Excerpt: The Factory


Featured image by Sven Fennema, as pictured at Oddstuffmagazine.com



The regulations were posted on all the walls. Be punctual. Work steady. Keep everything moving. Stay at your assigned station, unless there is an urgent need for you elsewhere. Do not leave your department until you clock out for the day. When traveling to or from your department, stay to your assigned entry and exit walkway. Enter and exit only with your department. Under no circumstances leave your department or venture into hallways, restrooms, or other areas outside of your department unless requested…


First she showed me where the deliveries from other departments, housed in crates or tubes or temperature-controlled containment units, entered by way of the rolling assembly line, larger crates holstered up or lowered down through square holes in the ceiling and floor, or hand-delivered by  couriers. You did not want to stand within the two-foot perimeter of the hole in the floor, or you might trip and fall an unknown depth, which would take you to another department. Likewise with staring up at the hole in the ceiling. You could catch fabric, hair, and skin in a moving assembly line, so you had to be aware of that. You were not allowed to engage in horseplay, carry unnecessary objects, or secrete bodily fluids near the assembly line or delivery holes.

Excerpt: The Factory


“Is there a map?” I asked.

“There are no maps of the factory,” he replied, his back to me.

“But how will I ever find the way?”

“You will arrive and depart with your group. You won’t be lost.”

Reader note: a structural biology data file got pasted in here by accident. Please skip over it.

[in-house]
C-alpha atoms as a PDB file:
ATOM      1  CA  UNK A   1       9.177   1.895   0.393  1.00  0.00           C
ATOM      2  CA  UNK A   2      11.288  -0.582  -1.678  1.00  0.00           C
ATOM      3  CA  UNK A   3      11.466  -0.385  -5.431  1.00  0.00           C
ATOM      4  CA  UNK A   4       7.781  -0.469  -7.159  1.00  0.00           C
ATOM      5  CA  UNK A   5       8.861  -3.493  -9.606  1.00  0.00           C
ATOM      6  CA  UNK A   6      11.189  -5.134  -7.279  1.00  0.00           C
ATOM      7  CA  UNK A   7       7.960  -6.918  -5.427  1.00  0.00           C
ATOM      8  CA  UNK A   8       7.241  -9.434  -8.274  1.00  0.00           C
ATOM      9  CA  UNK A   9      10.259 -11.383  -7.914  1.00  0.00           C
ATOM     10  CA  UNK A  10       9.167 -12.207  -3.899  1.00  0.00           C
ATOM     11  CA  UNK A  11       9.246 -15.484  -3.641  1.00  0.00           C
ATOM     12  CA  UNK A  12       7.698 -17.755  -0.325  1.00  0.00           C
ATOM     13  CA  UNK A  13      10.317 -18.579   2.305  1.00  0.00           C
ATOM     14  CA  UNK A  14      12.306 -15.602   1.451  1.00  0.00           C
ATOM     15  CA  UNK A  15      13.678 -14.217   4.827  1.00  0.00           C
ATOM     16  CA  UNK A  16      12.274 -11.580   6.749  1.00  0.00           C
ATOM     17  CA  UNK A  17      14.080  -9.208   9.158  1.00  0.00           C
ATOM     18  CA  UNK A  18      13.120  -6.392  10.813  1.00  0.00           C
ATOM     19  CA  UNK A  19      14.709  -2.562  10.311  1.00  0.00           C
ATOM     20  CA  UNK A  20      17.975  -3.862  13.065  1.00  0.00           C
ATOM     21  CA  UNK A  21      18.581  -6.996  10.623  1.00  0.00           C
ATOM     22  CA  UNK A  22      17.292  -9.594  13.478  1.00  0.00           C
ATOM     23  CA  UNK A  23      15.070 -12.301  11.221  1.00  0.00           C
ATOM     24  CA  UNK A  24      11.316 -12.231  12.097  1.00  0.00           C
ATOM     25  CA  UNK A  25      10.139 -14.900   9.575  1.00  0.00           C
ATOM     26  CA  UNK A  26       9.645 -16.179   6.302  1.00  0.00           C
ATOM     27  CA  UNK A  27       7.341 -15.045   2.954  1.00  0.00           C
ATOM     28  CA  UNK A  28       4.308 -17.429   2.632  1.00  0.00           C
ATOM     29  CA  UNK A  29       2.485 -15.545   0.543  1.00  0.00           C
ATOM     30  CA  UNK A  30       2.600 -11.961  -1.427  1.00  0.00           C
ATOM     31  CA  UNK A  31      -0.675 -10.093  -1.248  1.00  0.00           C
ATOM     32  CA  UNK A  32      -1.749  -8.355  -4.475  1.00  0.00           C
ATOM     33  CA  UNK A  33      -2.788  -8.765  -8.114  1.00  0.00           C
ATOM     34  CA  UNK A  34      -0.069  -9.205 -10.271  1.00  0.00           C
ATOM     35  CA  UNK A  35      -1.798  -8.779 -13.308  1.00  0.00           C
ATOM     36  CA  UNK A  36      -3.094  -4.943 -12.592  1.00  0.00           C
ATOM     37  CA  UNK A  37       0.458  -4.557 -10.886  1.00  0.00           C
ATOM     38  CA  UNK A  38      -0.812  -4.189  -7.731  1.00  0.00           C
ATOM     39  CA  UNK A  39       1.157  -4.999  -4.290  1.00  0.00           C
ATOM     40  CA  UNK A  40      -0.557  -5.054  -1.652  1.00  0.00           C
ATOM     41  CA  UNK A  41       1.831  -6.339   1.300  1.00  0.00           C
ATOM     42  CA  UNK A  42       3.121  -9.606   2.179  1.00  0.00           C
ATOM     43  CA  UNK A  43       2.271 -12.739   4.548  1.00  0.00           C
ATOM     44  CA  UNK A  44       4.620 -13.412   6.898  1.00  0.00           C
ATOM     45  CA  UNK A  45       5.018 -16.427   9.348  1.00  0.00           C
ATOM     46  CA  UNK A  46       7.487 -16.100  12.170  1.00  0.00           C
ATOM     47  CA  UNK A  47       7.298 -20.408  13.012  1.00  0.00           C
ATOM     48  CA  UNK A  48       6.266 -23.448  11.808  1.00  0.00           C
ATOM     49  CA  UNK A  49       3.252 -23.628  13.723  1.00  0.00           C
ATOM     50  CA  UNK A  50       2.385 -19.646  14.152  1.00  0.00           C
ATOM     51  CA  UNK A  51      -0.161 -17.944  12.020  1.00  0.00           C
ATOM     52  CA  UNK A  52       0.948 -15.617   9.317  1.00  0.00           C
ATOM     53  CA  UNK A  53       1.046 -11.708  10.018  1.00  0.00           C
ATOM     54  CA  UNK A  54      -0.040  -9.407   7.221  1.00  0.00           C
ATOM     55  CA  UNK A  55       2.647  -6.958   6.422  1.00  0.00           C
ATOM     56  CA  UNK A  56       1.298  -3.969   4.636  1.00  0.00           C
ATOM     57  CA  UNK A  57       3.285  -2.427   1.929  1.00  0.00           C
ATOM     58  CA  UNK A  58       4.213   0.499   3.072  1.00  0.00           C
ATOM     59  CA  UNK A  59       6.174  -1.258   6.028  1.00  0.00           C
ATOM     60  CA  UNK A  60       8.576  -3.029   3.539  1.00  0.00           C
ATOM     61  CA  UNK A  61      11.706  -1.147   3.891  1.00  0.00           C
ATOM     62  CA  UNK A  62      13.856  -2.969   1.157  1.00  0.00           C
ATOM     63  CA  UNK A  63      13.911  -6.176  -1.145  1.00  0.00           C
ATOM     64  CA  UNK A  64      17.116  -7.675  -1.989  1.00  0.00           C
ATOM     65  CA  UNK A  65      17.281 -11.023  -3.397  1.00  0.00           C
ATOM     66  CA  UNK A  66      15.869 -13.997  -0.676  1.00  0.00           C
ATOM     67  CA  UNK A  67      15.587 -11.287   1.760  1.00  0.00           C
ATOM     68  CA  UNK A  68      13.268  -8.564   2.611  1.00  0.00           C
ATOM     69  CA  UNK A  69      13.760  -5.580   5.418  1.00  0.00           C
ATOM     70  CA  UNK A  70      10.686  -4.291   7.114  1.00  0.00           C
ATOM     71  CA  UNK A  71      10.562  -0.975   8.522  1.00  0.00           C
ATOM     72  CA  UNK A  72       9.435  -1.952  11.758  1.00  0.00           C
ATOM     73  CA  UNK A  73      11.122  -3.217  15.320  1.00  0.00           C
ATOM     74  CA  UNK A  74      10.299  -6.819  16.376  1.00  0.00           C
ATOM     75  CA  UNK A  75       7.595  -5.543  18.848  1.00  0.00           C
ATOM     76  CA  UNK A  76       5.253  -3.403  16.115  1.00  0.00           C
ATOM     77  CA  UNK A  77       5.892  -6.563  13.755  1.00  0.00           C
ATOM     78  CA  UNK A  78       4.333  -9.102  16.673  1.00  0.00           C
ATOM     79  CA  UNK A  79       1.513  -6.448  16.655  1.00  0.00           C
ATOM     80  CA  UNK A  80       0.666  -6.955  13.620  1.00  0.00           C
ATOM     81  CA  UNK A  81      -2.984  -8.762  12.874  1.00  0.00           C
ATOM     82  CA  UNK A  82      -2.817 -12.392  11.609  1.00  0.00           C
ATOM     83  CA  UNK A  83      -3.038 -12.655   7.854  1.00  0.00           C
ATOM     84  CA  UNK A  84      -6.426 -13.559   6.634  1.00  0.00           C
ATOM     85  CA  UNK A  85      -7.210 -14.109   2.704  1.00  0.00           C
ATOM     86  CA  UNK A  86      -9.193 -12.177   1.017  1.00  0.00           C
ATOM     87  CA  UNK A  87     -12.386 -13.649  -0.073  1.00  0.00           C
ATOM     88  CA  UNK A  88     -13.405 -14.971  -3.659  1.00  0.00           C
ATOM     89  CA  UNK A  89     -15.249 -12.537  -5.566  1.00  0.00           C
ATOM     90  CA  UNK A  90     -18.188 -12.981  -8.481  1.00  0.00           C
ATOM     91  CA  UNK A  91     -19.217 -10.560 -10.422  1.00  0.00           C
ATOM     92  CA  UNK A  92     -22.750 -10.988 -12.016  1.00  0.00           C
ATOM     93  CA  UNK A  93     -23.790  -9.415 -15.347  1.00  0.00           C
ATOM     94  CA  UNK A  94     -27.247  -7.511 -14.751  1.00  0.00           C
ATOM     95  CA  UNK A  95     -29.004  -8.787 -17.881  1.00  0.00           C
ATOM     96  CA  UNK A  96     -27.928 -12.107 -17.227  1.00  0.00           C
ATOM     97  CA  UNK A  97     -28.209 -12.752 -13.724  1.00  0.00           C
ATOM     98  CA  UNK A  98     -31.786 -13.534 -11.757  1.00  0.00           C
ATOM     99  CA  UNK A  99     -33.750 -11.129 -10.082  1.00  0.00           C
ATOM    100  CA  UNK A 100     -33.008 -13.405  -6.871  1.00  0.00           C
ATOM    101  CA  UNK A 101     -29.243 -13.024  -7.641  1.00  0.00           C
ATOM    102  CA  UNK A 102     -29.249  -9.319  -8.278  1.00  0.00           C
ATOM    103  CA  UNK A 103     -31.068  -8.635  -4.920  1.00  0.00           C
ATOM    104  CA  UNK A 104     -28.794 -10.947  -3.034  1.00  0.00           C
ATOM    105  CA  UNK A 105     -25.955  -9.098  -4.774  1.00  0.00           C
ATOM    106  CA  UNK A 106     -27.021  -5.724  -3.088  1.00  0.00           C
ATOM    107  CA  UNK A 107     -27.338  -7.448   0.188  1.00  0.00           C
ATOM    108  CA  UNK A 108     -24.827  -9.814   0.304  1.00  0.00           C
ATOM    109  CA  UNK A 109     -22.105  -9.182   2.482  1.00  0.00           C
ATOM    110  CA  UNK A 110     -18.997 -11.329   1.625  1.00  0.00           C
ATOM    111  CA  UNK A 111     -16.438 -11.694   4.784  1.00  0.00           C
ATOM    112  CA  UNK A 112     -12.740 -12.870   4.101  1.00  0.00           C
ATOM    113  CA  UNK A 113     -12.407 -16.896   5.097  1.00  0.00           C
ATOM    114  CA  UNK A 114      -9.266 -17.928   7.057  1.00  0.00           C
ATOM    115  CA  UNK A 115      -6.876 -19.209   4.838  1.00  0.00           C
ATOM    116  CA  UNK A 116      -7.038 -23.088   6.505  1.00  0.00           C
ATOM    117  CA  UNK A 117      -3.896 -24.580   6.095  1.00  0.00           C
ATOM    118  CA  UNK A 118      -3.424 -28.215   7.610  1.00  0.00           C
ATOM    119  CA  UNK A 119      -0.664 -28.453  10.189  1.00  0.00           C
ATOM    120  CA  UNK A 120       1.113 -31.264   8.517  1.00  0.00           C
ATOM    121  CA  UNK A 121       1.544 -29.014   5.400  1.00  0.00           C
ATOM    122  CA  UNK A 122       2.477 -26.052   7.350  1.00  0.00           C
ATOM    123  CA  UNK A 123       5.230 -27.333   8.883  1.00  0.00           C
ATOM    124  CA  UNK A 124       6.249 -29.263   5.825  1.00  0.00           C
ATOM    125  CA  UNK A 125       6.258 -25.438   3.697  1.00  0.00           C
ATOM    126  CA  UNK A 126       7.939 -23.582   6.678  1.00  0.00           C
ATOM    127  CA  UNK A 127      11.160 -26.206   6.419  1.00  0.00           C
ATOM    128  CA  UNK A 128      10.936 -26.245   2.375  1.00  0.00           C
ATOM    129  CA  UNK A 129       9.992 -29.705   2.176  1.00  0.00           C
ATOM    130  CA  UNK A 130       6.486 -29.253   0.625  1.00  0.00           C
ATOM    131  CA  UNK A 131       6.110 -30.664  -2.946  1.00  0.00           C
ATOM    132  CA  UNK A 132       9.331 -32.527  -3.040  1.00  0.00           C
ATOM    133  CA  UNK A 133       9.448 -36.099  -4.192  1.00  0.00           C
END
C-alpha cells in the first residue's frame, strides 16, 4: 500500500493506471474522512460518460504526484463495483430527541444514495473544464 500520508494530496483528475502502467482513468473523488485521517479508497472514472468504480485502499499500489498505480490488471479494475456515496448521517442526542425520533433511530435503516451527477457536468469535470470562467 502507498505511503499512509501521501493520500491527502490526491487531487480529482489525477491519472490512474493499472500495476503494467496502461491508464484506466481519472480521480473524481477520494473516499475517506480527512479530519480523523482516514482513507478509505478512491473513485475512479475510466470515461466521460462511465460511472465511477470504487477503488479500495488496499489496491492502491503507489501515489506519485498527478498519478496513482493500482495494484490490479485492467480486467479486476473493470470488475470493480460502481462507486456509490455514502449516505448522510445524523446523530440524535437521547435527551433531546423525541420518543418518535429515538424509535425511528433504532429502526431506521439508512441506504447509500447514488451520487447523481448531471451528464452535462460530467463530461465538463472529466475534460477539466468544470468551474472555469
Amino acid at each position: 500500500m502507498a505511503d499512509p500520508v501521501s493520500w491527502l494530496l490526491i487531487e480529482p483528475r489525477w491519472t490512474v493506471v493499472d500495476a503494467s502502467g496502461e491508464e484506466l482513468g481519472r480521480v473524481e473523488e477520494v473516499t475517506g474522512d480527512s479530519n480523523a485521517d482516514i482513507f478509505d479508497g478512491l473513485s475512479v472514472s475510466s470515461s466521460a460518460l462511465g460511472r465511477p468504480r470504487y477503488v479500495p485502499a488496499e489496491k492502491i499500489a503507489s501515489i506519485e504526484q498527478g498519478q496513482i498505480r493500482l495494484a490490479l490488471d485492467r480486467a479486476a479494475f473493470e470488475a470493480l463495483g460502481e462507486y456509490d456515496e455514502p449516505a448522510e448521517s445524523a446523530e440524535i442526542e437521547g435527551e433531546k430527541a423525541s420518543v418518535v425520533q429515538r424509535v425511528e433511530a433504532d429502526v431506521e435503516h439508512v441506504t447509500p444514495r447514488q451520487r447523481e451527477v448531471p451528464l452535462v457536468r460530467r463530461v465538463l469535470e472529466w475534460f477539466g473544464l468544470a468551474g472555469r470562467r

Was that a hint of softness in his voice? I could have imagined anything, at that point.

He stopped abruptly outside a door with a glass window in it.

“Here is your area. You will not enter your area until you arrive for work tomorrow.”

There was so much noise behind that door… . And so many colors! The boys wore common brown pants with suspenders and caps, and the girls all had on their street dresses and bright kerchiefs. They were moving in all directions at once, carrying boxes and pushing carts that rolled on thunderous wheels, calling out to each other, swinging wooden crates on ropes, whistling, singing even.

“The work you will do here, that everyone does, is very important.”

Again, there seemed to be nothing for me to say, but this time he did not wait for it. We continued down the hallway, opposite the way we had come. We took other stairwells, and passed more doors with people behind them.  I tried to map the way as we walked. Maybe it was a shortcut.

As we descended a long flight of aluminum stairs and passed a room of assembly lines where everyone wore gray uniforms and dour faces, I asked what they did in that department.

“That division is none of your concern,” he replied. “You will never go in that division, or any of the other departments, other than the one you are assigned to. You will never use this route to exit again.”

We were funneled through the hallway to the door at the end, which put us back in the lobby. The woman behind the counter buzzed us into the time room, I clocked out, and was ushered through the door.

And that was the tour.

I stood blinking in the sunlight as it splintered off all those blinding metal gates as if I had just woken from a dream, or fallen into one.